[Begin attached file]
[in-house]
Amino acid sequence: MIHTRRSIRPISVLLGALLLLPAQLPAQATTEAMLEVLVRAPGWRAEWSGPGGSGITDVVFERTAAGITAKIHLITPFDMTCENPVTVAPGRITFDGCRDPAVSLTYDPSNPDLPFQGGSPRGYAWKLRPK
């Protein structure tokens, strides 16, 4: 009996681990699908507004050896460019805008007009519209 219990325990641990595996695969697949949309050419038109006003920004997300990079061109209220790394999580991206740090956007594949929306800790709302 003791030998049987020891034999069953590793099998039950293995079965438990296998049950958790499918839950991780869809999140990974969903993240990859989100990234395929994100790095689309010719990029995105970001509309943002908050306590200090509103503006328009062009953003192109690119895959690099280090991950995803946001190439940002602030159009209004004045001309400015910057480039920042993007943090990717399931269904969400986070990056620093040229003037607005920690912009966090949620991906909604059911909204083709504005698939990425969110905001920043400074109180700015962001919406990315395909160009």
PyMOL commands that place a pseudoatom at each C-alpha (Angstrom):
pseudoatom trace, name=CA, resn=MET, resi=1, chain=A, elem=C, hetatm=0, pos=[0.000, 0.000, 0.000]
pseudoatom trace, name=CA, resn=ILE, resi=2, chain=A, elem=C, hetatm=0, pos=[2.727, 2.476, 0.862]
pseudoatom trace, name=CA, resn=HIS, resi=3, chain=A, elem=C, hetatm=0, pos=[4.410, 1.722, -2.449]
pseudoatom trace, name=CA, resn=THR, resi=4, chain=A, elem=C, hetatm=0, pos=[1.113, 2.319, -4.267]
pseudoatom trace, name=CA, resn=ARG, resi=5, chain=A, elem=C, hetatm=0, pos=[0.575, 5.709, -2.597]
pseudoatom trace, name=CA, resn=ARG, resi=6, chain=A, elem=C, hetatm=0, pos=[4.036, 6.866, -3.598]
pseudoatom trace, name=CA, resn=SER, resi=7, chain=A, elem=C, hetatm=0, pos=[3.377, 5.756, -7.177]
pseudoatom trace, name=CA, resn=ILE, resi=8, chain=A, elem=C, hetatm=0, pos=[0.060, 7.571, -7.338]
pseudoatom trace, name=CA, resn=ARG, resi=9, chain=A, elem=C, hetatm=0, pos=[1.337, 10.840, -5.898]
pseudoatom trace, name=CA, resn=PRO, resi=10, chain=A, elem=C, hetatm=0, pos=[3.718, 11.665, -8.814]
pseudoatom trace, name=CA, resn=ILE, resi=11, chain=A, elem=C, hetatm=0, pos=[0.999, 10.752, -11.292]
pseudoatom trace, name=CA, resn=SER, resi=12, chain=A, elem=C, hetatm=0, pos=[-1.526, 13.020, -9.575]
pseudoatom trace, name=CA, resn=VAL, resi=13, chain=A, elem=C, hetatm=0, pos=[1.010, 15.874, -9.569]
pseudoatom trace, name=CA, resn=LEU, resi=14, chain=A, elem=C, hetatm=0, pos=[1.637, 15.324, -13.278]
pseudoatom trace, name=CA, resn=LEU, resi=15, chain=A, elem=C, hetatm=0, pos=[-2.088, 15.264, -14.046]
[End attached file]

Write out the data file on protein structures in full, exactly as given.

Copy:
[in-house]
Amino acid sequence: MIHTRRSIRPISVLLGALLLLPAQLPAQATTEAMLEVLVRAPGWRAEWSGPGGSGITDVVFERTAAGITAKIHLITPFDMTCENPVTVAPGRITFDGCRDPAVSLTYDPSNPDLPFQGGSPRGYAWKLRPK
């Protein structure tokens, strides 16, 4: 009996681990699908507004050896460019805008007009519209 219990325990641990595996695969697949949309050419038109006003920004997300990079061109209220790394999580991206740090956007594949929306800790709302 003791030998049987020891034999069953590793099998039950293995079965438990296998049950958790499918839950991780869809999140990974969903993240990859989100990234395929994100790095689309010719990029995105970001509309943002908050306590200090509103503006328009062009953003192109690119895959690099280090991950995803946001190439940002602030159009209004004045001309400015910057480039920042993007943090990717399931269904969400986070990056620093040229003037607005920690912009966090949620991906909604059911909204083709504005698939990425969110905001920043400074109180700015962001919406990315395909160009």
PyMOL commands that place a pseudoatom at each C-alpha (Angstrom):
pseudoatom trace, name=CA, resn=MET, resi=1, chain=A, elem=C, hetatm=0, pos=[0.000, 0.000, 0.000]
pseudoatom trace, name=CA, resn=ILE, resi=2, chain=A, elem=C, hetatm=0, pos=[2.727, 2.476, 0.862]
pseudoatom trace, name=CA, resn=HIS, resi=3, chain=A, elem=C, hetatm=0, pos=[4.410, 1.722, -2.449]
pseudoatom trace, name=CA, resn=THR, resi=4, chain=A, elem=C, hetatm=0, pos=[1.113, 2.319, -4.267]
pseudoatom trace, name=CA, resn=ARG, resi=5, chain=A, elem=C, hetatm=0, pos=[0.575, 5.709, -2.597]
pseudoatom trace, name=CA, resn=ARG, resi=6, chain=A, elem=C, hetatm=0, pos=[4.036, 6.866, -3.598]
pseudoatom trace, name=CA, resn=SER, resi=7, chain=A, elem=C, hetatm=0, pos=[3.377, 5.756, -7.177]
pseudoatom trace, name=CA, resn=ILE, resi=8, chain=A, elem=C, hetatm=0, pos=[0.060, 7.571, -7.338]
pseudoatom trace, name=CA, resn=ARG, resi=9, chain=A, elem=C, hetatm=0, pos=[1.337, 10.840, -5.898]
pseudoatom trace, name=CA, resn=PRO, resi=10, chain=A, elem=C, hetatm=0, pos=[3.718, 11.665, -8.814]
pseudoatom trace, name=CA, resn=ILE, resi=11, chain=A, elem=C, hetatm=0, pos=[0.999, 10.752, -11.292]
pseudoatom trace, name=CA, resn=SER, resi=12, chain=A, elem=C, hetatm=0, pos=[-1.526, 13.020, -9.575]
pseudoatom trace, name=CA, resn=VAL, resi=13, chain=A, elem=C, hetatm=0, pos=[1.010, 15.874, -9.569]
pseudoatom trace, name=CA, resn=LEU, resi=14, chain=A, elem=C, hetatm=0, pos=[1.637, 15.324, -13.278]
pseudoatom trace, name=CA, resn=LEU, resi=15, chain=A, elem=C, hetatm=0, pos=[-2.088, 15.264, -14.046]